In the 10th chapter of the first of Paul's letters to the Corinthians, we have another very full expression upon the subject. After speaking of the overthrow of many of the children of Israel in the wilderness, he writes (ver. 6.) "Now these things were our examples" (TÚTTOL nuv types of us); and again, after describing their fearful failures in detail, he adds again (ver. 11, 12), "Now all these things happened unto them for ensamples (rúо types or figures): and they are written for our admonition, upon whom the ends of the world are come. Wherefore let him that thinketh he standeth, take heed lest he fall." But it may be said, These are all but words of caution and warning, after all, intended to guard the Church against dangers which surrounded it, and not distinct predictions of the fact of the evil feared getting its place. Be it so such direct predictions there are in abundance; and from them we will now select a few of the most pointed, clear and incontrovertible :
Paul, in 2 Thess. ii. 3, writing of the return of the Lord, says, "That
• We notice this at length, because our English translation is too evidently a mis-translation, for any one with the Greek before him to insist upon so rendering it. It seems to give a pretext for supposing that mercy to the Gentiles is to be the means of mercy to the Jews. In one sense, this is true, if it be meant that the foundation of the Church was a step onward in the unfolding of God's way of mercy to the Jewish nation: but it is entirely false, if made the plea for supposing that the return of mercy to the Jews will be by the instrumentality of the present church, as was lately stated in a letter from Jerusalem, by a Missionary to the Jews, addressed to Mr. Bickersteth, and published in the Record Newspaper.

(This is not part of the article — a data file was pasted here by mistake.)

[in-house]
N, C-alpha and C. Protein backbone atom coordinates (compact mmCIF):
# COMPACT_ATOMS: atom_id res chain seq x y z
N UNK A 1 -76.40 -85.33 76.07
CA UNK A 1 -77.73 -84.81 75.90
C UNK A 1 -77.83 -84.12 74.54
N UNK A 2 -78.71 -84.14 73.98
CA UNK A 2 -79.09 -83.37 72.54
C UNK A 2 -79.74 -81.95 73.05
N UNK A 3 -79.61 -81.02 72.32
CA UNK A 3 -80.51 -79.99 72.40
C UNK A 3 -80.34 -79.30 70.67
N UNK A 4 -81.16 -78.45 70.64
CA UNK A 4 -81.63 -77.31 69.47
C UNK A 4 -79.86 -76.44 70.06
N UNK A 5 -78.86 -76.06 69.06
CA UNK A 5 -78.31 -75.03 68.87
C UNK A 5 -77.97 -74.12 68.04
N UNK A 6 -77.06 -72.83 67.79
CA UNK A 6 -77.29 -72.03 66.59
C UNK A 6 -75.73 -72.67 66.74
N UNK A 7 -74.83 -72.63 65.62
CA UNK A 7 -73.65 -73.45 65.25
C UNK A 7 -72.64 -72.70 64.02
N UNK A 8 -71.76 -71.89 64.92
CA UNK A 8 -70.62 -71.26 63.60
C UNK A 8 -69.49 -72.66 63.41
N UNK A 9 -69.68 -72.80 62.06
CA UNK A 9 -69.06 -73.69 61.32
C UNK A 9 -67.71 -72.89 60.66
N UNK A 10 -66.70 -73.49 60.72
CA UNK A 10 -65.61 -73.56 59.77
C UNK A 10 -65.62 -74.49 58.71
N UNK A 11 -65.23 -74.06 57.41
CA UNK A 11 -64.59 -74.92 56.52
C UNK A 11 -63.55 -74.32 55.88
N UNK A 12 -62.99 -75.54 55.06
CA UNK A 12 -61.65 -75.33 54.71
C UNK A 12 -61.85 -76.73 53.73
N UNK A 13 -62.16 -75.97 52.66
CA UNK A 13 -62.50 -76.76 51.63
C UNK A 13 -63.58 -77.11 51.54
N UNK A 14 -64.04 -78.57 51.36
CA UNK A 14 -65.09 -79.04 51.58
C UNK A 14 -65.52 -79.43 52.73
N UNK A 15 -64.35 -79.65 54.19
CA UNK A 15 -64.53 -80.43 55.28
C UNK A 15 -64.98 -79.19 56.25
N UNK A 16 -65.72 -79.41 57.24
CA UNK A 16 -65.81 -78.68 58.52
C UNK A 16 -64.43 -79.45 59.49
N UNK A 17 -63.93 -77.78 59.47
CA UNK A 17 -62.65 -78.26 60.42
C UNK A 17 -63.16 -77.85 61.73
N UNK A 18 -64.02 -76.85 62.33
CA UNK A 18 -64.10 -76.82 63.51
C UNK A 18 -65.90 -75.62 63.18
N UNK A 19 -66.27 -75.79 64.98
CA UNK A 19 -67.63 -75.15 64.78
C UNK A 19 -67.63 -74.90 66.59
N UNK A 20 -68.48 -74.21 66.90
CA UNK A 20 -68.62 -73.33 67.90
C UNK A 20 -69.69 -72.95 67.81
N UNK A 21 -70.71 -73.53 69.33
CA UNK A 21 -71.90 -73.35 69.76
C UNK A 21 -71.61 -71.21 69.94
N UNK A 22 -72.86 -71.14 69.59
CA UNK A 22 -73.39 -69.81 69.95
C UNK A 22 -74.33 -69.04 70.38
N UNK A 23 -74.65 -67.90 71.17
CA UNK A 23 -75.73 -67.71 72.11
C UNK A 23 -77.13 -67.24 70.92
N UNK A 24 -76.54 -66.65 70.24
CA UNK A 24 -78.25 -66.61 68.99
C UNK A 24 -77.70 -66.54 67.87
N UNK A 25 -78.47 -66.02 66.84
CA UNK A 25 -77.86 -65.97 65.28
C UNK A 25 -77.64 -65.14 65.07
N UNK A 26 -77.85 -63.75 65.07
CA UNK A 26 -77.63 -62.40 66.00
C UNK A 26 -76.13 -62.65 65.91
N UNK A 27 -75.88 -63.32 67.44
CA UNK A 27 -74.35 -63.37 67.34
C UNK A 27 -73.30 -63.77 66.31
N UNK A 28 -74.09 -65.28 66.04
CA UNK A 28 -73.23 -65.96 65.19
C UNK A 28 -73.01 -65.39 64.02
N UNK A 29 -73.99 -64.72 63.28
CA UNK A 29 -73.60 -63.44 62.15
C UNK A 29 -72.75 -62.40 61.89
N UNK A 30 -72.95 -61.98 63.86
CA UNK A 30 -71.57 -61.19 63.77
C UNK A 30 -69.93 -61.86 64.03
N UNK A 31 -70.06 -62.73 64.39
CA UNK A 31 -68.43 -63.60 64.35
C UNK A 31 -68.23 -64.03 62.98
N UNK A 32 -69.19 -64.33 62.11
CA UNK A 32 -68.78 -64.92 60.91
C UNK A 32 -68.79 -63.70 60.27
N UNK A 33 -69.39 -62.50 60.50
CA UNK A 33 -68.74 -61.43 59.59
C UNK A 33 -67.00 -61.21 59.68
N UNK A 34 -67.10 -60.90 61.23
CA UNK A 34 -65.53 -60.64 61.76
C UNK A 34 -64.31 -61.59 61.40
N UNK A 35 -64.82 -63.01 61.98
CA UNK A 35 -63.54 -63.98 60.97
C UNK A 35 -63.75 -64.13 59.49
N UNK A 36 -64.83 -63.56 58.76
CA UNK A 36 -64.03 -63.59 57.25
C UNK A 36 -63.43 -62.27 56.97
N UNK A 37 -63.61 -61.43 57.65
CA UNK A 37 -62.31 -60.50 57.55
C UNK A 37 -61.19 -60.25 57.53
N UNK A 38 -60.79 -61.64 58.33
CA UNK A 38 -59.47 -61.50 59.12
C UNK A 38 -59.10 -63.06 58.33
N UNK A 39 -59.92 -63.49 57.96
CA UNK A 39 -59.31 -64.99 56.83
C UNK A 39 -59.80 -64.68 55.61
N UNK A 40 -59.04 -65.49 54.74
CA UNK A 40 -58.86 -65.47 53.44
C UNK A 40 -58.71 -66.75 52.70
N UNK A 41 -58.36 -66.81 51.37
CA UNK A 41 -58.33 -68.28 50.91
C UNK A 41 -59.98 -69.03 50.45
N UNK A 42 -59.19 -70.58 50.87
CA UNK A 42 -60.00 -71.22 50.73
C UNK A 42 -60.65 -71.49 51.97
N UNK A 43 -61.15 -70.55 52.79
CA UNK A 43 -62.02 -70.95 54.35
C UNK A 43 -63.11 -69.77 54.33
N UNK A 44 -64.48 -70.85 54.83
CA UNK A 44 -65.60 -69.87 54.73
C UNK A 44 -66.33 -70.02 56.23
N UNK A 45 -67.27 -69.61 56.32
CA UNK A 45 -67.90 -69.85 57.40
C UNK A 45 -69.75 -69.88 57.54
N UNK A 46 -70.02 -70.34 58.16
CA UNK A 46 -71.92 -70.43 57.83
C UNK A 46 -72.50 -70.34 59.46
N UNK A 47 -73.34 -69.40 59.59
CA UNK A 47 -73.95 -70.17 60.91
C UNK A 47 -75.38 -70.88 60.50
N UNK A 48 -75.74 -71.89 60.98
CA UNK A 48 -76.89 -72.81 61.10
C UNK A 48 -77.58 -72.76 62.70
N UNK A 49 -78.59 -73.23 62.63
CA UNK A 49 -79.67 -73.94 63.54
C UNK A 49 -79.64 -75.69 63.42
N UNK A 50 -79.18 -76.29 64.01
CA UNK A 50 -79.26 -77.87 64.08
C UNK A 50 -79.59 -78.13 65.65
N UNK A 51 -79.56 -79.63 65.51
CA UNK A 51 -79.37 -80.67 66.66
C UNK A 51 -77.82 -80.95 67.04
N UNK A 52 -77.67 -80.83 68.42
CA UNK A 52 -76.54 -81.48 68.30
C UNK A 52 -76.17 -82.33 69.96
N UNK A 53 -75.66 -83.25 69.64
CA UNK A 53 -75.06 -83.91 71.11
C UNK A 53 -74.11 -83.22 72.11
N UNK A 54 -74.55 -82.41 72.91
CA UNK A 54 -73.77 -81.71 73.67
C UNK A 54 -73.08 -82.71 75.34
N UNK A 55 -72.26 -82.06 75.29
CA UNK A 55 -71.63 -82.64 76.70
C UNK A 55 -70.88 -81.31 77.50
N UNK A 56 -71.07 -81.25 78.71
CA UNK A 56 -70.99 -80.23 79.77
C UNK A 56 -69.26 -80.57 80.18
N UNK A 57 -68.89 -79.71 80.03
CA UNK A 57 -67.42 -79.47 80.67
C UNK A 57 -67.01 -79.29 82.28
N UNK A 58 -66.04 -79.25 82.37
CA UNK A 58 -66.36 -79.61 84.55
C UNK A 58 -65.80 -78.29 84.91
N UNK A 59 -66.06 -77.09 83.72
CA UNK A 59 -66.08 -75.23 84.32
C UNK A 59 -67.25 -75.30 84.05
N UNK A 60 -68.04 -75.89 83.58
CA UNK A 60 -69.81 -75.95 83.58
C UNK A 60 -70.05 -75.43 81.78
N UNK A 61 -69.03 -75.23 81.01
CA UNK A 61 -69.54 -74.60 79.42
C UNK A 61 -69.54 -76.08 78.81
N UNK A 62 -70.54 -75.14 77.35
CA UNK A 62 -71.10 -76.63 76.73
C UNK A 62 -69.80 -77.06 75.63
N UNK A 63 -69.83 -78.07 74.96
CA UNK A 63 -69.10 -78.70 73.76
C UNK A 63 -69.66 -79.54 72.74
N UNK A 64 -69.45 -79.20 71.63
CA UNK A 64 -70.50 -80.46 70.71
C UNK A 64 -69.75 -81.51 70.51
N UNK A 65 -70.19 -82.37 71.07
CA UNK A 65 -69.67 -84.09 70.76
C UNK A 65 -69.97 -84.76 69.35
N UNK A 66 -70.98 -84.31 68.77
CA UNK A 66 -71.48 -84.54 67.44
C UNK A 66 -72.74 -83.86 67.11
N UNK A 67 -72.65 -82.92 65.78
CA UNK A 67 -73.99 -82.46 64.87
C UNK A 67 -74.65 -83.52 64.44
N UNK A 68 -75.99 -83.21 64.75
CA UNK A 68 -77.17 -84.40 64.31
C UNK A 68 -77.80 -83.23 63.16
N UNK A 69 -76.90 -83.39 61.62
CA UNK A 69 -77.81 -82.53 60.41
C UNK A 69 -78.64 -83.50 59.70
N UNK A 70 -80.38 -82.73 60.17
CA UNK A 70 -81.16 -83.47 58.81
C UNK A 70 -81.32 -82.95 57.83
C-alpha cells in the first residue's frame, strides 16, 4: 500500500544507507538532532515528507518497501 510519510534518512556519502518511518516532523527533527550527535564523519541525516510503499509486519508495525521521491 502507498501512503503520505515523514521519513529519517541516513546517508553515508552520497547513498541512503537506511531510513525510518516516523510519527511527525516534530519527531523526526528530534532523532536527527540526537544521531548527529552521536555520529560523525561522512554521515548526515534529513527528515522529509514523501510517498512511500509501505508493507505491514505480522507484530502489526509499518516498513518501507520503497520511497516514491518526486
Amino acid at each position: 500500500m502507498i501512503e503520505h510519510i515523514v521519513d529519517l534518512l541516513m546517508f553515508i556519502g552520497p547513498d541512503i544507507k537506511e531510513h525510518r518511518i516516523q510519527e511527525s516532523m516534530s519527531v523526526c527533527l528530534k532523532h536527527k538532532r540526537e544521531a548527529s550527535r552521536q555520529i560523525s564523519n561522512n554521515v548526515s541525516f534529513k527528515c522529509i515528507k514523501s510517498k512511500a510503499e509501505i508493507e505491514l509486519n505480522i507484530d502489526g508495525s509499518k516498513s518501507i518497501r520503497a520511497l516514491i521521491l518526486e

day shall not come, except there come a falling away first, and that man of sin be revealed, the son of perdition; who opposeth and exalteth himself above all that is called God, or that is worshipped; so that he, as God, sitteth in the temple of God, shewing himself that he is